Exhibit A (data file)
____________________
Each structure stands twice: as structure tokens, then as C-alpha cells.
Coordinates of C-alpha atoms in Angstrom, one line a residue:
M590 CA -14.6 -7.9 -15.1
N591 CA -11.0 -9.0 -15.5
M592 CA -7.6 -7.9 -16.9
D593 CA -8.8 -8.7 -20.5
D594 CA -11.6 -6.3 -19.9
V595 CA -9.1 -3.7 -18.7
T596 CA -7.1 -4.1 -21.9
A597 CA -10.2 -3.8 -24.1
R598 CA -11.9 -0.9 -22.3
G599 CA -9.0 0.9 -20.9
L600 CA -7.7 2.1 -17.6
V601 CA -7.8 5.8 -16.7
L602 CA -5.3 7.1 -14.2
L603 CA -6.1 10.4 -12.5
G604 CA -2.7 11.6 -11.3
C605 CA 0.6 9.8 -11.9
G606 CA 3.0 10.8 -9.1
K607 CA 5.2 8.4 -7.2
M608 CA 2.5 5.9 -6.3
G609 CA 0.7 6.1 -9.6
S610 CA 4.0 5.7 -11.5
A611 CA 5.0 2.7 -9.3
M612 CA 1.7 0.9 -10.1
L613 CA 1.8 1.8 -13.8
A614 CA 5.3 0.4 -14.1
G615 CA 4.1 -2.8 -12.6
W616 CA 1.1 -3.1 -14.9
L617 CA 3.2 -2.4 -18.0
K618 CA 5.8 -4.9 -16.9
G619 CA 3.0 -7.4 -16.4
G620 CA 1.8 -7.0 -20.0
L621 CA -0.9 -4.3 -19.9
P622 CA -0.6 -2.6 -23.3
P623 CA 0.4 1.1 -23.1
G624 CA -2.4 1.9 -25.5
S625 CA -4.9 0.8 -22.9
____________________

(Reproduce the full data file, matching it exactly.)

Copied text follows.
Each structure stands twice: as structure tokens, then as C-alpha cells.
Coordinates of C-alpha atoms in Angstrom, one line a residue:
M590 CA -14.6 -7.9 -15.1
N591 CA -11.0 -9.0 -15.5
M592 CA -7.6 -7.9 -16.9
D593 CA -8.8 -8.7 -20.5
D594 CA -11.6 -6.3 -19.9
V595 CA -9.1 -3.7 -18.7
T596 CA -7.1 -4.1 -21.9
A597 CA -10.2 -3.8 -24.1
R598 CA -11.9 -0.9 -22.3
G599 CA -9.0 0.9 -20.9
L600 CA -7.7 2.1 -17.6
V601 CA -7.8 5.8 -16.7
L602 CA -5.3 7.1 -14.2
L603 CA -6.1 10.4 -12.5
G604 CA -2.7 11.6 -11.3
C605 CA 0.6 9.8 -11.9
G606 CA 3.0 10.8 -9.1
K607 CA 5.2 8.4 -7.2
M608 CA 2.5 5.9 -6.3
G609 CA 0.7 6.1 -9.6
S610 CA 4.0 5.7 -11.5
A611 CA 5.0 2.7 -9.3
M612 CA 1.7 0.9 -10.1
L613 CA 1.8 1.8 -13.8
A614 CA 5.3 0.4 -14.1
G615 CA 4.1 -2.8 -12.6
W616 CA 1.1 -3.1 -14.9
L617 CA 3.2 -2.4 -18.0
K618 CA 5.8 -4.9 -16.9
G619 CA 3.0 -7.4 -16.4
G620 CA 1.8 -7.0 -20.0
L621 CA -0.9 -4.3 -19.9
P622 CA -0.6 -2.6 -23.3
P623 CA 0.4 1.1 -23.1
G624 CA -2.4 1.9 -25.5
S625 CA -4.9 0.8 -22.9